Panel: Governance Key to Modernizing Campus IAM Structure, Services

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Organizations need a strong model and the support of leadership for effective Identity and Access Management governance, according to Mark Cox, Director of Identity Service and Solutions at the University of Virginia.

“[You need] leadership and backing for your program,” Cox said. “Without those you will struggle, because identity, I always refer to it like an octopus, we have our tentacles everywhere, right?”

Cox joined Keith Brautigam, director of Identity and Access Management at Penn State University, for an hour-long panel discussion on Wednesday, Aug. 11 about IAM governance. View the recording.

Nearly webinar 40 attendees learned IAM governance can mean different things and cover different areas and audiences, depending on the organization. Moderated by Mike Corn, CISO of UC San Diego, and Ann West, AVP of Trust and Identity for Internet2, the event was the third in a series of regular “InCommon IAM Mini-Series – Community Implementation Stories” discussions.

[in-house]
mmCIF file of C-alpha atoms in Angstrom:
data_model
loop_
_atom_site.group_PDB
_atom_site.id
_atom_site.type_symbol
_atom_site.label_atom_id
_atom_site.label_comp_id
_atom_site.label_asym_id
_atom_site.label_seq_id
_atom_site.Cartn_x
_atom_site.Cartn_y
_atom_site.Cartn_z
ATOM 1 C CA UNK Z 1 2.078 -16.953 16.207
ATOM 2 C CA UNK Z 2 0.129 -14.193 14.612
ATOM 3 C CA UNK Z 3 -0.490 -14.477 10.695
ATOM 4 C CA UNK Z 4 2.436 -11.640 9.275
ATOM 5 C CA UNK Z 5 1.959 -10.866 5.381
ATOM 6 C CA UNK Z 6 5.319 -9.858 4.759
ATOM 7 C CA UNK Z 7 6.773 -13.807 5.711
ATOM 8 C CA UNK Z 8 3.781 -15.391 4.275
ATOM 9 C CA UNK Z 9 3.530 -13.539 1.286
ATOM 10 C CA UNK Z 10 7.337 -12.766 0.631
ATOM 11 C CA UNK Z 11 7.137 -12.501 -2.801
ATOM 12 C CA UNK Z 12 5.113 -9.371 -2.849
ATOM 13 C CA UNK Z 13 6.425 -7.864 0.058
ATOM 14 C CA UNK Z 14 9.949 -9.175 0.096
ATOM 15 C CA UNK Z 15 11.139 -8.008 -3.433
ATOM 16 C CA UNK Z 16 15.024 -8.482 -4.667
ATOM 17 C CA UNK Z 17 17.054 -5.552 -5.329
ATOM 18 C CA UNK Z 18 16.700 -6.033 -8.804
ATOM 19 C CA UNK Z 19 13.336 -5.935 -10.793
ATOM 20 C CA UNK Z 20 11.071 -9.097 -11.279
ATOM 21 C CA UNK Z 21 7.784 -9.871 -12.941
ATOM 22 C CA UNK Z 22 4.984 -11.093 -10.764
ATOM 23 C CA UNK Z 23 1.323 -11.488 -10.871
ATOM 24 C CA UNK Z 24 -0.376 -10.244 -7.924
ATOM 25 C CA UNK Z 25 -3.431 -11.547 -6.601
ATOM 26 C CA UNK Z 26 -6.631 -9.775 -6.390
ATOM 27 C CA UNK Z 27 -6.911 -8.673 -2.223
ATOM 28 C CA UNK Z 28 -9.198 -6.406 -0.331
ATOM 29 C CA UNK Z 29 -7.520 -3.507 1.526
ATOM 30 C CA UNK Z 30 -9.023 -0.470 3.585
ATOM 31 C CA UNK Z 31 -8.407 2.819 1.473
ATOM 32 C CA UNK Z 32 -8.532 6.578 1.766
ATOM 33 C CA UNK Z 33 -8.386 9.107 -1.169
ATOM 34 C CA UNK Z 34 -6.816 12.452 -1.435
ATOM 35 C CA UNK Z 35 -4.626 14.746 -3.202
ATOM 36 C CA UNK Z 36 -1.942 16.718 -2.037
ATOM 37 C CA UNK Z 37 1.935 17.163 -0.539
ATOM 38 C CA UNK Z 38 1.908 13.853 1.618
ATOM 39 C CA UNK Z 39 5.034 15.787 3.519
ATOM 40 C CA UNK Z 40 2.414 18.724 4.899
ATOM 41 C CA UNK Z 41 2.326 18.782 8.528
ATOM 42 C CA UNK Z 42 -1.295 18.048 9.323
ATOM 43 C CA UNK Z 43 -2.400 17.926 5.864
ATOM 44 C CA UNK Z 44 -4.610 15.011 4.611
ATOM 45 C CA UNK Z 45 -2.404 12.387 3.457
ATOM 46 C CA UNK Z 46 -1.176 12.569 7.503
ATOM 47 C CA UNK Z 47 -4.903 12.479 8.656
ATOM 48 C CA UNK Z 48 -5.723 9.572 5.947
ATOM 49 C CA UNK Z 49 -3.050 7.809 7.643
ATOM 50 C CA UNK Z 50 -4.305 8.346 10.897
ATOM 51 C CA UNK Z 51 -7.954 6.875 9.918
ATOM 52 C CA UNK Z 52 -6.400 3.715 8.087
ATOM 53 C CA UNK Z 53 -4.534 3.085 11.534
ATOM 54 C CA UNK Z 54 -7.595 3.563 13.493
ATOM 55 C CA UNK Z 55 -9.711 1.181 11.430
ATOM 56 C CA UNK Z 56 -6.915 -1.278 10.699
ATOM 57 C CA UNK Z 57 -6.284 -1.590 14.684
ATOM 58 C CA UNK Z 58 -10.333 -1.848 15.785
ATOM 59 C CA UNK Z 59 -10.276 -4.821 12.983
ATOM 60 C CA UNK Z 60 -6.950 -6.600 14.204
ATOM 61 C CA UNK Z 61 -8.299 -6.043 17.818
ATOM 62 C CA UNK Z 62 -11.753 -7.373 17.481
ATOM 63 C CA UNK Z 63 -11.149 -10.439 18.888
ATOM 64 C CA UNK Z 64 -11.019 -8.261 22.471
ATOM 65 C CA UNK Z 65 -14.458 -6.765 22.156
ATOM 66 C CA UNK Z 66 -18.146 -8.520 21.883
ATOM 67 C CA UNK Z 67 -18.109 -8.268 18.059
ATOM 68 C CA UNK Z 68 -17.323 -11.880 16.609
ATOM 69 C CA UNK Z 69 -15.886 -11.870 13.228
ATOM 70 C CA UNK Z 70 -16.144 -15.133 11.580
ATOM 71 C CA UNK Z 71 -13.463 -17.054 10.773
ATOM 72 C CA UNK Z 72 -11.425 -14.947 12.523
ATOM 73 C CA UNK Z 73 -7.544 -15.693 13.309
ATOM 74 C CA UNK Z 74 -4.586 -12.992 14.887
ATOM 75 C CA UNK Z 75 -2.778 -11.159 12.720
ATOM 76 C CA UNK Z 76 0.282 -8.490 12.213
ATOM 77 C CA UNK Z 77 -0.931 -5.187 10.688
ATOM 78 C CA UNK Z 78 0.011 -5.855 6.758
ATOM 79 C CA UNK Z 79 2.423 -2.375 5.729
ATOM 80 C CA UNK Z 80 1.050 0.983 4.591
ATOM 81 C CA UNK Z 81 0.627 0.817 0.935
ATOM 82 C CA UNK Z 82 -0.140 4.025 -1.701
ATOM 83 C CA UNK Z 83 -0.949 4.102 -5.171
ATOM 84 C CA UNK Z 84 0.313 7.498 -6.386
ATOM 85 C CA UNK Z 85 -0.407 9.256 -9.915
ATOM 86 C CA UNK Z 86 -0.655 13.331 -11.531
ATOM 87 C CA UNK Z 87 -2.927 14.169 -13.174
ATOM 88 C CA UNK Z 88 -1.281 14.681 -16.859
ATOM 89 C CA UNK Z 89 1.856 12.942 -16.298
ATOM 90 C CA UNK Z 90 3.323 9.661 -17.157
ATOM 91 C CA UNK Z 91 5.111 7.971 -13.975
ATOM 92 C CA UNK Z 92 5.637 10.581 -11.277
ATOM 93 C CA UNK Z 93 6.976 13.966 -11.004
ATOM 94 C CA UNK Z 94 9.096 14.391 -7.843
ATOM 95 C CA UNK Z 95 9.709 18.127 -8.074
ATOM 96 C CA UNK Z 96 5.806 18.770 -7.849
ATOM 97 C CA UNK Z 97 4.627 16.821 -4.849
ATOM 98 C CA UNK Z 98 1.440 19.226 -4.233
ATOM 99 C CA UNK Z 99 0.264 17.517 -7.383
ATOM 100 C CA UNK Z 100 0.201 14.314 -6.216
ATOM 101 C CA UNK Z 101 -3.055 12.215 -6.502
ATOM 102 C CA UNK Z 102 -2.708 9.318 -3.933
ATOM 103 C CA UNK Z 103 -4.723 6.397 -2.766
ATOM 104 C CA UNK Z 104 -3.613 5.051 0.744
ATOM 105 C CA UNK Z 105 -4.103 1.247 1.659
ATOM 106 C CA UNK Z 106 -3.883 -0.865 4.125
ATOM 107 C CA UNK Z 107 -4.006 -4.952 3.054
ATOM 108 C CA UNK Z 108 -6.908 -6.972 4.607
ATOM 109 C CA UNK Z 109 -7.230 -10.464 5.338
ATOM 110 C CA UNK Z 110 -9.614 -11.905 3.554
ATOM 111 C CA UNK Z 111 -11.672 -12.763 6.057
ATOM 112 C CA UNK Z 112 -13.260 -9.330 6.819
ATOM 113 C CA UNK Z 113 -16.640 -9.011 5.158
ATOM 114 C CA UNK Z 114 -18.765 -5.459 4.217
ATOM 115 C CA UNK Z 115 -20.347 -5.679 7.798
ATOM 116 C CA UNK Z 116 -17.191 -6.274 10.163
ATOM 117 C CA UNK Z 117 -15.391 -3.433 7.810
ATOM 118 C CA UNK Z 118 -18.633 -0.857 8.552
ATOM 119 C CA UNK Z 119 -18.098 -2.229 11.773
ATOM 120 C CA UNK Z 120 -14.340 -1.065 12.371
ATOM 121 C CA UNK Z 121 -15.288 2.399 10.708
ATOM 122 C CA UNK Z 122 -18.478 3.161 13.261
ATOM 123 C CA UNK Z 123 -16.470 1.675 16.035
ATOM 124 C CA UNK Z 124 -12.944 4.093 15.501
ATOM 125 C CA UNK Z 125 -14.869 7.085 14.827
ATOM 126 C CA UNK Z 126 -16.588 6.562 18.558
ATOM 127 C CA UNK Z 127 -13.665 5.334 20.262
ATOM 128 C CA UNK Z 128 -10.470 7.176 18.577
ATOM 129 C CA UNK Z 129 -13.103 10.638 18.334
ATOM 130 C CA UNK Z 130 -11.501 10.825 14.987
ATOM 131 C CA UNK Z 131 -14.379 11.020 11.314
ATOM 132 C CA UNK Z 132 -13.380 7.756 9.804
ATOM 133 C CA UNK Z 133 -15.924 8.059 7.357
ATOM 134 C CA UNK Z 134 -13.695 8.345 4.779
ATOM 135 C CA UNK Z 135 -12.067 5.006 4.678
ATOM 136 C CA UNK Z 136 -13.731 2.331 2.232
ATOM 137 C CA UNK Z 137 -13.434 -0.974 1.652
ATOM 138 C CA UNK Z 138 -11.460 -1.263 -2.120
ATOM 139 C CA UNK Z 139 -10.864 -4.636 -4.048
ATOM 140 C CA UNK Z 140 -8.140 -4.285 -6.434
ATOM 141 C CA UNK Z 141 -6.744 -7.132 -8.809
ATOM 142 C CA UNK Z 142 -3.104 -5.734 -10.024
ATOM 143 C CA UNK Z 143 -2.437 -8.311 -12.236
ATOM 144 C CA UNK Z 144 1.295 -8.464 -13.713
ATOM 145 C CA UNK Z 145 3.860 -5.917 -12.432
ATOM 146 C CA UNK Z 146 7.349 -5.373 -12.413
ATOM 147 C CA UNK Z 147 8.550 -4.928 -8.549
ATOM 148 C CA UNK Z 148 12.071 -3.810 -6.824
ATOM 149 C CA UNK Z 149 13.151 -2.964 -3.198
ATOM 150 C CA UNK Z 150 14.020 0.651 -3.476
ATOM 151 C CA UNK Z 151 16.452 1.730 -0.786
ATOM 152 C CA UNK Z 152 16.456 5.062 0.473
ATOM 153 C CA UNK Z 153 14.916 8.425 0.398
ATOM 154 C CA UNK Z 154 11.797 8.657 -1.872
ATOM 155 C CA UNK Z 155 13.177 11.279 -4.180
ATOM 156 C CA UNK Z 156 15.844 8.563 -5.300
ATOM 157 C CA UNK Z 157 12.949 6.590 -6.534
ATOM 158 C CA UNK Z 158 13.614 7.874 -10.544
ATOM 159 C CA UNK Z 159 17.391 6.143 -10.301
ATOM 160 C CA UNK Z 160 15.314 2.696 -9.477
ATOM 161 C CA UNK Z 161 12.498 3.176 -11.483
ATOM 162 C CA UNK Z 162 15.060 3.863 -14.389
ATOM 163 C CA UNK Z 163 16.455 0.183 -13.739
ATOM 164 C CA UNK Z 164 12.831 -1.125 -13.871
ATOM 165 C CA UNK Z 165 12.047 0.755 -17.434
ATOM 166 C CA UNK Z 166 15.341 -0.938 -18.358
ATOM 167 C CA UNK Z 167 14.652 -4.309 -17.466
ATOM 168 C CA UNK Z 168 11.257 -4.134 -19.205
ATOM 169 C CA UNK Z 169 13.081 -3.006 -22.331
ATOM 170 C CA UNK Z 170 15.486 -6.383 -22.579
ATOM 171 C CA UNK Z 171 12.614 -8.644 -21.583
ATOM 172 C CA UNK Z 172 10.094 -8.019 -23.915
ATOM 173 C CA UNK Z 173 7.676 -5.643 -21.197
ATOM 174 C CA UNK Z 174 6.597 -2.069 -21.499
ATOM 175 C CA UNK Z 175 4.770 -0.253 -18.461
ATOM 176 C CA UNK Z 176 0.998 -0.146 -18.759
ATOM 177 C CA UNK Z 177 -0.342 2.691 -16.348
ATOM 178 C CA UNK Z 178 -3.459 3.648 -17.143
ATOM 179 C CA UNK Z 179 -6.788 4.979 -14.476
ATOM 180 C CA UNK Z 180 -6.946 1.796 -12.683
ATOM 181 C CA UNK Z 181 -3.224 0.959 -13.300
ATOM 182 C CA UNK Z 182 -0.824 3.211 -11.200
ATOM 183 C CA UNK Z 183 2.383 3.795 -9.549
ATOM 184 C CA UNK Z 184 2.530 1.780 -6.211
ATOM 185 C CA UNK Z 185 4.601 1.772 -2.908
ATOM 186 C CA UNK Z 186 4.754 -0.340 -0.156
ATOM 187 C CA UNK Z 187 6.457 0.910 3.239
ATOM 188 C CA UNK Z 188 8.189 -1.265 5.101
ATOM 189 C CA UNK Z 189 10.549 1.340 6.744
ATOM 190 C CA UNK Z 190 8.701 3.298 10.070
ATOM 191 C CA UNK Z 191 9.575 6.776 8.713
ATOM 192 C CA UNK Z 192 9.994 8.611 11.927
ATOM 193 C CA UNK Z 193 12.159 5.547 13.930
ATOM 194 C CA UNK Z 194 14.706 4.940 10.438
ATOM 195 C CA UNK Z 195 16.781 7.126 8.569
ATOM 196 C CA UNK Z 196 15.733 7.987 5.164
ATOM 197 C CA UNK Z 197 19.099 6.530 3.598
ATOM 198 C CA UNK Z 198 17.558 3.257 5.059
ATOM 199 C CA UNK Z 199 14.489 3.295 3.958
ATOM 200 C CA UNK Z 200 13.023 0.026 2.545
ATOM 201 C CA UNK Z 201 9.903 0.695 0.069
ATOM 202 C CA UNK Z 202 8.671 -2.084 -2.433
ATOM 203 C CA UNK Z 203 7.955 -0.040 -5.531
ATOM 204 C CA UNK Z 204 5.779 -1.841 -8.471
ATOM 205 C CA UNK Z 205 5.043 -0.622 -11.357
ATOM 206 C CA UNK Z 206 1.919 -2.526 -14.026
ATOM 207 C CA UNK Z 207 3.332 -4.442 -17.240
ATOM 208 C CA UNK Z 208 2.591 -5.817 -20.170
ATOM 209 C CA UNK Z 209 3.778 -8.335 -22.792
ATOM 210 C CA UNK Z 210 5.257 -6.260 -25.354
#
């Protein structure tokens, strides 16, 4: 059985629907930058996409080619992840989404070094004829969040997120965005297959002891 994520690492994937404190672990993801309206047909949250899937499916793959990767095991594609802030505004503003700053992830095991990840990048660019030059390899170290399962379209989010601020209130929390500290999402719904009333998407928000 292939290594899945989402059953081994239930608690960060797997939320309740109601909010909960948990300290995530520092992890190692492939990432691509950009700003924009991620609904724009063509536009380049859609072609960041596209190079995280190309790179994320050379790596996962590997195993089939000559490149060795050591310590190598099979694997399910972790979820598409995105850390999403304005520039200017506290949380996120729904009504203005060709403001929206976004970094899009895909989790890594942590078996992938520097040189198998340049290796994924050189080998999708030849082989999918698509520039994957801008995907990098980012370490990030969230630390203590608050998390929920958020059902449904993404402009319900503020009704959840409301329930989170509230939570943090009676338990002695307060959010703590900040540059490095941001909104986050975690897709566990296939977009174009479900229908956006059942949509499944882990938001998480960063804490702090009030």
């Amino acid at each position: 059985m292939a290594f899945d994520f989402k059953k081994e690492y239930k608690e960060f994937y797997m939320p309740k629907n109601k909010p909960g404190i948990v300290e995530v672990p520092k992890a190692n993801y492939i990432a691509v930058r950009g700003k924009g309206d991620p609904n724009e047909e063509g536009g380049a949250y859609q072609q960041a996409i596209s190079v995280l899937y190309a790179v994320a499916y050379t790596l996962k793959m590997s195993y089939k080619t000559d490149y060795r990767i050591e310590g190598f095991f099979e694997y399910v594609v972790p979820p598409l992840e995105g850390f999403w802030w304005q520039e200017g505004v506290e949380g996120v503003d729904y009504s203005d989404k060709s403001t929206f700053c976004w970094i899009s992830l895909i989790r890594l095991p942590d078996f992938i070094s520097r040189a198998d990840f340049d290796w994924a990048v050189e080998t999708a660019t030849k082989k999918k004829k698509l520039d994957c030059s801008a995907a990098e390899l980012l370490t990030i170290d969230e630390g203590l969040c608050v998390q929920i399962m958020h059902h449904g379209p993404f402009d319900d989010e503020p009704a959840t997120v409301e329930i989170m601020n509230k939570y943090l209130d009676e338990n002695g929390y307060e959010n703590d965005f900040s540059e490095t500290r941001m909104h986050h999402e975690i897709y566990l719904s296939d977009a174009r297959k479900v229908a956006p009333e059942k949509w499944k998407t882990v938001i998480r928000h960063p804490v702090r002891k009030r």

Governance Key to ‘Elevating the Whole Program’

Keith Brautigam

Brautigam said IAM governance at Penn State has been “a cornerstone of our successful efforts to modernize our identity and access management infrastructure and services.”

“By having governance in place, and at the business level, what it’s really done for me is elevate the whole program at Penn State, up to a more visible level and layer to the university administration,” he said.

The Penn State program — which was developed over the last four years — is critical because there are about 1.1 million active accounts during the “major semesters.” He said there are also 80 different IT units spread across 24 campus locations.

“To really modernize all these systems, governance is just absolutely key,” Brautigam said. 

Mark Cox

The governance program was created at the University of Virginia in 2017. Cox was hired and they created their governance program, which began with an Identity and Access Management implementation committee with between 50 and 75 members. The committee provided a sense of ownership and involved frequent meetings, sometimes requiring more than 5-10 hours a week, along with measuring feedback and voting on top issues.

The committee also helped to identify critical pain points and develop solutions, he said. They identified a top 10 list of implementation goals, including simplified and streamlined account claiming and activation, near-time connectors between identity management and its source and target systems, and a user self-service portal.

“Having that buy-in from the governance (committee) and then reporting directly to executive leadership really helped us with our successes,” Cox said. 

View past “InCommon IAM Mini-Series – Community Implementation Stories” highlights: